Google's Android Appeal Rejected by Supreme Court

Oracle's copyright lawsuit against Google over Android now returns to a lower court.

Thomas Claburn, Editor at Large, Enterprise Mobility

June 29, 2015

4 Min Read
<p align="left">Image: <a href="">Oracle v. Google evidence</a></p>

9 Ways Technology Is Slowly Killing Us All

9 Ways Technology Is Slowly Killing Us All

9 Ways Technology Is Slowly Killing Us All (Click image for larger view and slideshow.)

The US Supreme Court on Monday declined to hear Google's argument to overturn a federal appeals court ruling that Oracle's Java APIs qualify for copyright protection.

The case now returns to a lower court to determine whether Google's use of Oracle's copyrighted APIs can be excused as fair use.

The Supreme Court's rejection of Google's appeal represents a major victory for Oracle, which in 2012 saw its patent claims against Google rejected and its copyright claim invalidated. After the jury in the case deadlocked over whether Google's use of Java in Android qualified as fair use, US District Court Judge William Alsup ruled that Oracle's Java APIs were not protected under copyright law, a decision that echoed a similar finding in a different case by the Court of Justice of the European Union.

But Google's victory did not last. The US Court of Appeals for the Federal Circuit in Washington reversed Alsup's decision in May 2014. And now the Supreme Court has refused to review that ruling.

"Today's Supreme Court decision is a win for innovation and for the technology industry that relies on copyright protection to fuel innovation," said Oracle general counsel Dorian Daley in an emailed statement.

[ Talk nerdy to me. Read 10 Smartphone Apps You Can Talk To. ]

Google did not respond to a request for comment.

A group of intellectual property professors concerned about the case argued in a brief that the Supreme Court should consider Google's appeal to ensure ongoing software innovation. "Unless reversed, [the Federal Appeals Court decision] is likely to have a chilling effect on the willingness of software startup firms and open source developers to create innovative programs that can be executed on incumbent firm platforms," the group argued.

Mike Godwin, general counsel and director of innovation policy for R Street Institute, a free market think tank that has received funding from Google, said in an emailed statement that contrary to the Federal Circuit decision, APIs should not be copyrightable. "APIs are more like functional descriptions, like the recipe for your favorite dish, than they are the kind of creative expression that copyright law is designed to protect," he said.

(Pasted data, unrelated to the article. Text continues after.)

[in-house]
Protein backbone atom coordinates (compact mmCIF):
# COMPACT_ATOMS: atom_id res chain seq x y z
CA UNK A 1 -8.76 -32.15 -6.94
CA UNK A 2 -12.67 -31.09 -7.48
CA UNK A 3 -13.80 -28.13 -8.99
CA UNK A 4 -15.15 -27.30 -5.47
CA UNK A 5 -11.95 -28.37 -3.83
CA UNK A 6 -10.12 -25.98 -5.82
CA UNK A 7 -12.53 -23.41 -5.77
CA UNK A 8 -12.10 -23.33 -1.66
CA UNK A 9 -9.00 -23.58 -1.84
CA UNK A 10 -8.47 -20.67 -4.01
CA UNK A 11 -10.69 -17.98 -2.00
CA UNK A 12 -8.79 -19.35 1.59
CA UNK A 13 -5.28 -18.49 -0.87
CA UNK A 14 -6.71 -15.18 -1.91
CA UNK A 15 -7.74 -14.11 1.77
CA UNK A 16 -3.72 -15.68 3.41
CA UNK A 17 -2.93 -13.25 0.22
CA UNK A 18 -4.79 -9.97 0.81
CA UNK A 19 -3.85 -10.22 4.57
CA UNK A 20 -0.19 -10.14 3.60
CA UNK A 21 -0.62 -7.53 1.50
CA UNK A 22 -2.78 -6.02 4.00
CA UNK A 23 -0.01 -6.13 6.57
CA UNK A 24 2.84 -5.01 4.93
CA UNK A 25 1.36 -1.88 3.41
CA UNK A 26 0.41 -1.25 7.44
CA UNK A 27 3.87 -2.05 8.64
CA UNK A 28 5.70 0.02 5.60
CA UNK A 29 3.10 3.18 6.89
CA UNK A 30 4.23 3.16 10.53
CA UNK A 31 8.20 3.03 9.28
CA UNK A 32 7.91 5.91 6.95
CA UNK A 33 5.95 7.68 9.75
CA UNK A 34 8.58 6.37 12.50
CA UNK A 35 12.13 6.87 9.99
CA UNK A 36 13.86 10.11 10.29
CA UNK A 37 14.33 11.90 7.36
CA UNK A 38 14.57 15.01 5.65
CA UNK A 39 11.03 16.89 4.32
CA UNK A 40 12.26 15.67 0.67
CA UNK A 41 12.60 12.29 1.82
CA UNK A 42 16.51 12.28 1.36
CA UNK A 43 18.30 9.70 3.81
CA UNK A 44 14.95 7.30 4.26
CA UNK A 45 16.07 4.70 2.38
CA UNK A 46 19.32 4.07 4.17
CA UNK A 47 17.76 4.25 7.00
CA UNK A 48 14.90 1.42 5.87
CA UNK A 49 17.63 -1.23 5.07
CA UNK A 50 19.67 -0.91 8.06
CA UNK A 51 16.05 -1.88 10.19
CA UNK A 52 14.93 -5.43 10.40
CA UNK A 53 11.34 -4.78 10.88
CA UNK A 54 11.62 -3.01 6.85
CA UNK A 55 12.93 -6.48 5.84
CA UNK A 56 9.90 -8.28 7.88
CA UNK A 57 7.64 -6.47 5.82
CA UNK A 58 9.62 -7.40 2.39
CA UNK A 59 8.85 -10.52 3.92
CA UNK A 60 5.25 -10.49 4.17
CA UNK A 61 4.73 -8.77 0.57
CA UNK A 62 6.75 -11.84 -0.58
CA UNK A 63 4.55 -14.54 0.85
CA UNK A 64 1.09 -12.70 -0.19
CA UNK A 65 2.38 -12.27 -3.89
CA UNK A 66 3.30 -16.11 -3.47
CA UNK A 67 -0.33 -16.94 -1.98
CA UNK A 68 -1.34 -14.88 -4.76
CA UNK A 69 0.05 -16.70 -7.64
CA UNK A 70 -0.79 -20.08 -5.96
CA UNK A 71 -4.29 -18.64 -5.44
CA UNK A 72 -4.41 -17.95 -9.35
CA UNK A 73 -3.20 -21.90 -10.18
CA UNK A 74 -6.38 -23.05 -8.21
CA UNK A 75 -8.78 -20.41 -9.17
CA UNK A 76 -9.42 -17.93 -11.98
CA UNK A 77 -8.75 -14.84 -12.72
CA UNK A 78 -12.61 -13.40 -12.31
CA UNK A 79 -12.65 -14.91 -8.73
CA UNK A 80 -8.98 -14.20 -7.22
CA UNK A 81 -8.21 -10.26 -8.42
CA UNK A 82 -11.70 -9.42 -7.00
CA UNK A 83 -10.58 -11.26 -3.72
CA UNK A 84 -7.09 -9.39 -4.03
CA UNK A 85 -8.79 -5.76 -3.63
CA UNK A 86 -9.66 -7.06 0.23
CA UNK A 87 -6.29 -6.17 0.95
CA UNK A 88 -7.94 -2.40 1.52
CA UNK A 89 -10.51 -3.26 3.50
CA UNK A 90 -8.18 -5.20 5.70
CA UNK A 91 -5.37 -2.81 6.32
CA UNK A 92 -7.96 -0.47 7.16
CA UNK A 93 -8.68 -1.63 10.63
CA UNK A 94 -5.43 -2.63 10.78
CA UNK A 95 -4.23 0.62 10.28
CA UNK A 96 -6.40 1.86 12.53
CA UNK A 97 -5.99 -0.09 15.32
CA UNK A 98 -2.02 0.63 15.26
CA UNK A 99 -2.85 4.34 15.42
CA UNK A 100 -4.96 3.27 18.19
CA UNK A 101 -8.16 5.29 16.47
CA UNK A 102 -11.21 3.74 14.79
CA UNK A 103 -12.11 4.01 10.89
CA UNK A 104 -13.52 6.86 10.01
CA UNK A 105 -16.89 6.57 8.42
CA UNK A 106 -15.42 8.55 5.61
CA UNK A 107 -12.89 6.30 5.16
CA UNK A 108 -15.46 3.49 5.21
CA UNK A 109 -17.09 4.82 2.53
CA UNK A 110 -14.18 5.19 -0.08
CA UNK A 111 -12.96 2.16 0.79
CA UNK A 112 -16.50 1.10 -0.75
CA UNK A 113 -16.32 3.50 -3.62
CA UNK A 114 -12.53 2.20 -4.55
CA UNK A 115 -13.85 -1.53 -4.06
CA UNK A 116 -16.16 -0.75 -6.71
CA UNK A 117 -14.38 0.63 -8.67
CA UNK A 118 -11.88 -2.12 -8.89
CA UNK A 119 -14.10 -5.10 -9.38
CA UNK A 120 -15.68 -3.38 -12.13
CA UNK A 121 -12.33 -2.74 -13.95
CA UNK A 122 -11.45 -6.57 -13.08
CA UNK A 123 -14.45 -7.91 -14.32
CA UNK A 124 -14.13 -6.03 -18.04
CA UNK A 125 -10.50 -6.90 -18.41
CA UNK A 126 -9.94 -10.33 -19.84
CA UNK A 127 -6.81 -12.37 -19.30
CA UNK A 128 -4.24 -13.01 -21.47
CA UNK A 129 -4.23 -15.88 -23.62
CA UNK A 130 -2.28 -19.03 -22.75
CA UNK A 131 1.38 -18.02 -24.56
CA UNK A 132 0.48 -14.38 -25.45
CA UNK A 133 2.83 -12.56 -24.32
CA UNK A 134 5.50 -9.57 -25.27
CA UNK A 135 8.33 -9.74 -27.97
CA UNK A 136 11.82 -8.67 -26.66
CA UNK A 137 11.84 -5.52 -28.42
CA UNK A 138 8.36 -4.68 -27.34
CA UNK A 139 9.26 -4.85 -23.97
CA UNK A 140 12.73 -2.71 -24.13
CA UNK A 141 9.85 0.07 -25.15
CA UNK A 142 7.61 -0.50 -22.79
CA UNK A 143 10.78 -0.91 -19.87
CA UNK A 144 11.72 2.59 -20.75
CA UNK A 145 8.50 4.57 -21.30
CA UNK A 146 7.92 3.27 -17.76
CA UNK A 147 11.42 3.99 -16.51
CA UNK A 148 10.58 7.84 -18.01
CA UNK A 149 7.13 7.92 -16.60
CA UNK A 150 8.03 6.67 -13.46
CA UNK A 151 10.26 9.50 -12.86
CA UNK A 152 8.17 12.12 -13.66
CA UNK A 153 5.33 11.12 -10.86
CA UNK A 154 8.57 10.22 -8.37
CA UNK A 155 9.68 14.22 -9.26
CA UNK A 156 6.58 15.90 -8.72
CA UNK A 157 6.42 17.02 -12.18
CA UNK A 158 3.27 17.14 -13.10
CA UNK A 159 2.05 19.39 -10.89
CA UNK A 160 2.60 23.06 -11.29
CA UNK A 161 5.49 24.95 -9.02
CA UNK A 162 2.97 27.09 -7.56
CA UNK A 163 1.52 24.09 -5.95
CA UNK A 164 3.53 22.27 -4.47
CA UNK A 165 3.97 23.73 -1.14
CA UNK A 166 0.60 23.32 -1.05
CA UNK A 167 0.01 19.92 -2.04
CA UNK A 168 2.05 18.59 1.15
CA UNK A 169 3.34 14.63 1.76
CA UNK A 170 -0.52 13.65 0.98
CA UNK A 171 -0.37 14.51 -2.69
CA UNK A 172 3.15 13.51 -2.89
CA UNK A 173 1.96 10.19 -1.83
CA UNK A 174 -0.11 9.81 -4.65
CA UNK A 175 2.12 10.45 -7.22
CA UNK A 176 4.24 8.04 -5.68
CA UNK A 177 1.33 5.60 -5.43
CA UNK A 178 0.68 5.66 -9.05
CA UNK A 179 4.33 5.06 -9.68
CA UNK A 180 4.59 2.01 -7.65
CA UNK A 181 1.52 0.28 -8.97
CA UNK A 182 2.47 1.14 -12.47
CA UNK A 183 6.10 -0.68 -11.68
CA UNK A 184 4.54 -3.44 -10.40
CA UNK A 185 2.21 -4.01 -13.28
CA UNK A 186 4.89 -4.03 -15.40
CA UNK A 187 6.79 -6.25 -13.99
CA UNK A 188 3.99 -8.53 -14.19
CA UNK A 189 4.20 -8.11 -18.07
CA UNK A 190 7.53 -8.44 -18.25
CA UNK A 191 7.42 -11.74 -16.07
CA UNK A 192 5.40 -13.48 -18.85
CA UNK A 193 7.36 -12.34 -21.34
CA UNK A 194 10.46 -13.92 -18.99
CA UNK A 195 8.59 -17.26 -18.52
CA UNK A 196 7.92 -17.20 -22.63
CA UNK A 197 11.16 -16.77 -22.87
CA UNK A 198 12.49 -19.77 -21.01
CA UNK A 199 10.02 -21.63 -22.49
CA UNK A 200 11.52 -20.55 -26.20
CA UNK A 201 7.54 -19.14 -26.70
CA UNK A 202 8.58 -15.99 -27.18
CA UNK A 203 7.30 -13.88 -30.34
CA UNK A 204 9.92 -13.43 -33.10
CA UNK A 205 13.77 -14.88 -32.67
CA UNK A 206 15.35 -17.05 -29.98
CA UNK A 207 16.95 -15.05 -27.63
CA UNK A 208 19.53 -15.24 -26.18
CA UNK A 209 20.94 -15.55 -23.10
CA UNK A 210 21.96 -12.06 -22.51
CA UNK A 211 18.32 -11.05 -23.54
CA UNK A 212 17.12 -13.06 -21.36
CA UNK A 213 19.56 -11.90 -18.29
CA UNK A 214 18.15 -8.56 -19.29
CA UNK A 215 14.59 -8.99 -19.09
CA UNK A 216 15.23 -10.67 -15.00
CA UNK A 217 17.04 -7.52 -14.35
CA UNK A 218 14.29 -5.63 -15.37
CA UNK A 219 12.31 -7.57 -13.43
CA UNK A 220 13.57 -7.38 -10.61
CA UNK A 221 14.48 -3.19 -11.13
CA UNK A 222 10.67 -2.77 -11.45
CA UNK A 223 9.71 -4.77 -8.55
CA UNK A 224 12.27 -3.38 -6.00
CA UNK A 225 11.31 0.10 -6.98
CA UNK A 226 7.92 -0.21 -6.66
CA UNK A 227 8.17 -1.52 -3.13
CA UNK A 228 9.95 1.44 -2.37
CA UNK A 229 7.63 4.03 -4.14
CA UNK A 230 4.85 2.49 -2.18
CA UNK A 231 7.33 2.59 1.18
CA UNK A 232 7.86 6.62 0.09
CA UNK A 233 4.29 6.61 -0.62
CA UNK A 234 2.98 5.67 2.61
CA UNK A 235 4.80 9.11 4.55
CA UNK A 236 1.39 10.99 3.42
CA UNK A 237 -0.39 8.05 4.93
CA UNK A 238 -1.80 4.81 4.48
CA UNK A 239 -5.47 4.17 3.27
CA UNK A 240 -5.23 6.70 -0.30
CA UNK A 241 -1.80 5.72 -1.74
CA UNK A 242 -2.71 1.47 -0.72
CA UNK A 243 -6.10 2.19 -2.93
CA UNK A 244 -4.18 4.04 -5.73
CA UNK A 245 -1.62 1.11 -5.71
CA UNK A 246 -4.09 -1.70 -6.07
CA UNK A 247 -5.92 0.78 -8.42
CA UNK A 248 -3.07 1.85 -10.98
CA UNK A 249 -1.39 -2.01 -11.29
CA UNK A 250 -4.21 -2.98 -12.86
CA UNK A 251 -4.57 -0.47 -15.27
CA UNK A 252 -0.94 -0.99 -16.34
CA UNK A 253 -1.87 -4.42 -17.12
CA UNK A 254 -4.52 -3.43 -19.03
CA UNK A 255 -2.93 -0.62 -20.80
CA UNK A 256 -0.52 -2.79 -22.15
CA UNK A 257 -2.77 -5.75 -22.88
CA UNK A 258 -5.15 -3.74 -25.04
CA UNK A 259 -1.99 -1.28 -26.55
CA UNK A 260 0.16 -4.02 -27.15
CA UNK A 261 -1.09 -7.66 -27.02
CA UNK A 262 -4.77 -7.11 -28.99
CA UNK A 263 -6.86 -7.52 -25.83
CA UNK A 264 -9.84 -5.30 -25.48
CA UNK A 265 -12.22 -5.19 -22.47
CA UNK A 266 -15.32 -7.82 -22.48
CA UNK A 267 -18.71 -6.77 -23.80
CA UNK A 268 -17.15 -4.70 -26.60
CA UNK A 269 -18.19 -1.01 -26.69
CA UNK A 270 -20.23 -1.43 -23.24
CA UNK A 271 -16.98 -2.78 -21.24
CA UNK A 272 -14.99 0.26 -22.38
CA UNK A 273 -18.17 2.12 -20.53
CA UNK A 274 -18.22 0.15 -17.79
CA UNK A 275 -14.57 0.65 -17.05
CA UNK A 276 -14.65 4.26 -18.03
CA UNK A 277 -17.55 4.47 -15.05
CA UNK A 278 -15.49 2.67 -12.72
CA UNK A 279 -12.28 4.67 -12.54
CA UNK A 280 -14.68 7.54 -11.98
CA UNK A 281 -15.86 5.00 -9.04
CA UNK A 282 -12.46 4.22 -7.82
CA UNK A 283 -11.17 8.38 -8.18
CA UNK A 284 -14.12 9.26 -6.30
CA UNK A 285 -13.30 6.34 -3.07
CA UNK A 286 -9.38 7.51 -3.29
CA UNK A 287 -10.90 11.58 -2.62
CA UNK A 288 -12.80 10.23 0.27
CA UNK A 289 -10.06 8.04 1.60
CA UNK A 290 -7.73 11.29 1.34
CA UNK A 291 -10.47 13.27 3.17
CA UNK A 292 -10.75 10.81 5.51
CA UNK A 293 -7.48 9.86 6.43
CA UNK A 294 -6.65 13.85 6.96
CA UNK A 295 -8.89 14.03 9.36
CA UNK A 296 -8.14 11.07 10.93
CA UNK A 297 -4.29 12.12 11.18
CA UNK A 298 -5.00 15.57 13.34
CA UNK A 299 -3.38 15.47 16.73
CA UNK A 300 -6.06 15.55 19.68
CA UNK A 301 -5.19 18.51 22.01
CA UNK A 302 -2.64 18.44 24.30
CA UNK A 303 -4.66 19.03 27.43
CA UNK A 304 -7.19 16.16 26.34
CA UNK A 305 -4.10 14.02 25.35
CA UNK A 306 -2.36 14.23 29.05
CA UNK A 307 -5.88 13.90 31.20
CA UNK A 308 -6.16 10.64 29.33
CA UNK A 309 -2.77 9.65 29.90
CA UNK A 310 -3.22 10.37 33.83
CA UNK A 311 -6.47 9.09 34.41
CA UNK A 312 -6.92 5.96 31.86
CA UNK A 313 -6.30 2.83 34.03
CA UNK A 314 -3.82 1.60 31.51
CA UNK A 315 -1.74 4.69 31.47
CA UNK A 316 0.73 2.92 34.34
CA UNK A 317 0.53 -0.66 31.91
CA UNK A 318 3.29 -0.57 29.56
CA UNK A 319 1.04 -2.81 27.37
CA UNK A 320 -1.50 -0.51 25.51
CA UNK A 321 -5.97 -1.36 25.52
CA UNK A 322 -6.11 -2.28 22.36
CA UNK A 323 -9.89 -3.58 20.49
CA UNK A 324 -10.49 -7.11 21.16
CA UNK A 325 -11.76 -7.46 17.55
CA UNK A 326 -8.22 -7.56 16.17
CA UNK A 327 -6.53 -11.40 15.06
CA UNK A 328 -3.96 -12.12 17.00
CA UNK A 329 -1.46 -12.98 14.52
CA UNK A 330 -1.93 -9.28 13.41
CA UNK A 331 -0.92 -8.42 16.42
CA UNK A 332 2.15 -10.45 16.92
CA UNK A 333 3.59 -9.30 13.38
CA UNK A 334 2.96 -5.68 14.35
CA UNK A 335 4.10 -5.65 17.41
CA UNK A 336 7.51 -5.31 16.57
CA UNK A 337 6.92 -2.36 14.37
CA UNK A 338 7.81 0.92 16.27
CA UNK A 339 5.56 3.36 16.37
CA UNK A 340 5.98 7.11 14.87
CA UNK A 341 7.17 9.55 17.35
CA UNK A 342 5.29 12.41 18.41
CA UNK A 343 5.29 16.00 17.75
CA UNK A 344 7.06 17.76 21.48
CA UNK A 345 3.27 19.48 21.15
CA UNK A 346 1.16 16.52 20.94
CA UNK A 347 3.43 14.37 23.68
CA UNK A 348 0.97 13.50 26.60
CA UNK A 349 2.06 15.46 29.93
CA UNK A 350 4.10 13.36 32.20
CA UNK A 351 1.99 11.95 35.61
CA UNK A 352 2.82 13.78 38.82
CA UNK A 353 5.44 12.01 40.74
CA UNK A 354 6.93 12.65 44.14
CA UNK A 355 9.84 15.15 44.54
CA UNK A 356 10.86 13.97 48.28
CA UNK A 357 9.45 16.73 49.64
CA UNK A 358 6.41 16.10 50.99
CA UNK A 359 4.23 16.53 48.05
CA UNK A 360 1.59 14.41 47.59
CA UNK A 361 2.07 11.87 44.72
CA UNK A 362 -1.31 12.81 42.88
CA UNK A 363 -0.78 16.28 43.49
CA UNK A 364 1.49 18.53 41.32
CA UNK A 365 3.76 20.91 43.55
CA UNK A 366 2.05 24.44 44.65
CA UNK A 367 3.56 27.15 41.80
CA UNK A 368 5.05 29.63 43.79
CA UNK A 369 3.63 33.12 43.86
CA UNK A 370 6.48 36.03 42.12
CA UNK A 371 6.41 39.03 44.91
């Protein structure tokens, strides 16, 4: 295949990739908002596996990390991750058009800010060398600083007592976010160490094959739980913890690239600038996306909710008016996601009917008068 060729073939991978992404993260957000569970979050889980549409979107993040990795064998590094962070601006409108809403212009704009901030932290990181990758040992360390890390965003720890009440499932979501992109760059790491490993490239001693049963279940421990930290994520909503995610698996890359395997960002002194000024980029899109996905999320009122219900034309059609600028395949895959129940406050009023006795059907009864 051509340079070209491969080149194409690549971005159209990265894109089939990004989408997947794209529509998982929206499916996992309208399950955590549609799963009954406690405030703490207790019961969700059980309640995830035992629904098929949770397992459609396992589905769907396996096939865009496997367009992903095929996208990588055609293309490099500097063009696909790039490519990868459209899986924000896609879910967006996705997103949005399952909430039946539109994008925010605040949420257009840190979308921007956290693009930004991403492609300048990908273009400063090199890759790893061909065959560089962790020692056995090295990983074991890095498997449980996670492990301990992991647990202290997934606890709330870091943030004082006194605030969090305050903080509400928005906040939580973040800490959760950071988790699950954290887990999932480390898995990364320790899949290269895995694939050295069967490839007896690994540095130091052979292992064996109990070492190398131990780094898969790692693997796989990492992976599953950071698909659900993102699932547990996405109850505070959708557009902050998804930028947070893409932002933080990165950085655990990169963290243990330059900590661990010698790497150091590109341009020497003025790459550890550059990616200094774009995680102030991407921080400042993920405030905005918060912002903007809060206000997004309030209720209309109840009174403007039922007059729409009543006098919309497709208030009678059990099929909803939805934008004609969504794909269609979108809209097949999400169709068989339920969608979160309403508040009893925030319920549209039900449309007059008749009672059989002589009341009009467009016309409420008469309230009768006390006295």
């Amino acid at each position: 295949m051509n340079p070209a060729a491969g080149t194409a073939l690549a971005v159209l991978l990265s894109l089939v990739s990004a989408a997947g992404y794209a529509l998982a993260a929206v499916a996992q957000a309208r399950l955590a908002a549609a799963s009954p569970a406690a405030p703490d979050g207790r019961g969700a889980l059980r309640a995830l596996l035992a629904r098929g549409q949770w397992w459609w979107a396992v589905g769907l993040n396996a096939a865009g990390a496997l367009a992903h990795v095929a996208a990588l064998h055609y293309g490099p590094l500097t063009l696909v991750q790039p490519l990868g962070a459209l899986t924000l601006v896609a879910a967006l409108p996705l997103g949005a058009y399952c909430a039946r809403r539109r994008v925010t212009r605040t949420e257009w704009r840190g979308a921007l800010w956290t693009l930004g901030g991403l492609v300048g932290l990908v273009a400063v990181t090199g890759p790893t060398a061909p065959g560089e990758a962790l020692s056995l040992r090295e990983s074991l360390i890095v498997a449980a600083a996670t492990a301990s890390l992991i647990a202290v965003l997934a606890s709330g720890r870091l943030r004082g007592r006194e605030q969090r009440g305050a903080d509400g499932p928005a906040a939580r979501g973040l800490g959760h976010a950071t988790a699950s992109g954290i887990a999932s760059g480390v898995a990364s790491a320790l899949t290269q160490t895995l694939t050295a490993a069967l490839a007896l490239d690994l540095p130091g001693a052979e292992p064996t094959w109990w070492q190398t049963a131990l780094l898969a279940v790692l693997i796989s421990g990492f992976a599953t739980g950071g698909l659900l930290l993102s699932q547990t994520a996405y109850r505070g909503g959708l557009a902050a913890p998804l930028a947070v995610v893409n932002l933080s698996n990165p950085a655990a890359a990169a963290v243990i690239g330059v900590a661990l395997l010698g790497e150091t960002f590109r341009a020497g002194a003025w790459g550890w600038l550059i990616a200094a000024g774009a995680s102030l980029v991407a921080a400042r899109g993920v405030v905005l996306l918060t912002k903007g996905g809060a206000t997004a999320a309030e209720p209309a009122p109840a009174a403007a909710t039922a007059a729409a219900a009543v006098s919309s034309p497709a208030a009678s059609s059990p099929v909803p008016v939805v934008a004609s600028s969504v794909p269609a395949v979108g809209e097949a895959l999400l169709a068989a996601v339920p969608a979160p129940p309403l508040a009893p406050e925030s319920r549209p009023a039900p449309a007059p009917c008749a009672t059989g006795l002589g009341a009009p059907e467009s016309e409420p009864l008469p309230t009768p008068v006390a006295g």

If Google manages to convince the lower court hearing the case to accept its incorporation of Java APIs in Android as fair use, it will escape unscathed, apart from the cost of the litigation. But interested parties like the Department of Justice have asserted that Google's fair use argument is undermined by its decision to make Android incompatible with the Java platform. Interoperability represents one reason that copyright infringement in software might be allowed as fair use.

Google could settle with Oracle, which presumably would end up with Google paying a significant sum – Oracle initially sought a billion dollars in damages – and negotiating a license from Oracle to continue to use its intellectual property. But it's unlikely Google will give Oracle that kind of leverage over Android unless it has no other options.

Google has already take some steps to distance itself from Oracle going forward. Android's recently introduced ART virtual machine, for example, appears to be an escape from its previous Dalvik virtual machine, which Oracle claimed infringed its patents. Google may have further technical changes prepared, though any such alterations to Android would not address past infringement.

Google's predicament appears to be one of its own making. Florian Mueller, an intellectual property blogger who has worked as a consultant for Oracle, argued that, had Google chosen to release Android under the GPLv2 license that governs Java, it might have had a stronger argument for its use of Oracle's Java APIs. However, by doing so, Google would have ended up with less control over Android's evolution. Instead, Google published Android under the Apache license, for reasons that it explains, such as appeasing device makers who don't want to abide by GPLv2 license requirements. The price for that decision could be significant.

About the Author(s)

Thomas Claburn

Editor at Large, Enterprise Mobility

Thomas Claburn has been writing about business and technology since 1996, for publications such as New Architect, PC Computing, InformationWeek, Salon, Wired, and Ziff Davis Smart Business. Before that, he worked in film and television, having earned a not particularly useful master's degree in film production. He wrote the original treatment for 3DO's Killing Time, a short story that appeared in On Spec, and the screenplay for an independent film called The Hanged Man, which he would later direct. He's the author of a science fiction novel, Reflecting Fires, and a sadly neglected blog, Lot 49. His iPhone game, Blocfall, is available through the iTunes App Store. His wife is a talented jazz singer; he does not sing, which is for the best.

Never Miss a Beat: Get a snapshot of the issues affecting the IT industry straight to your inbox.

You May Also Like

More Insights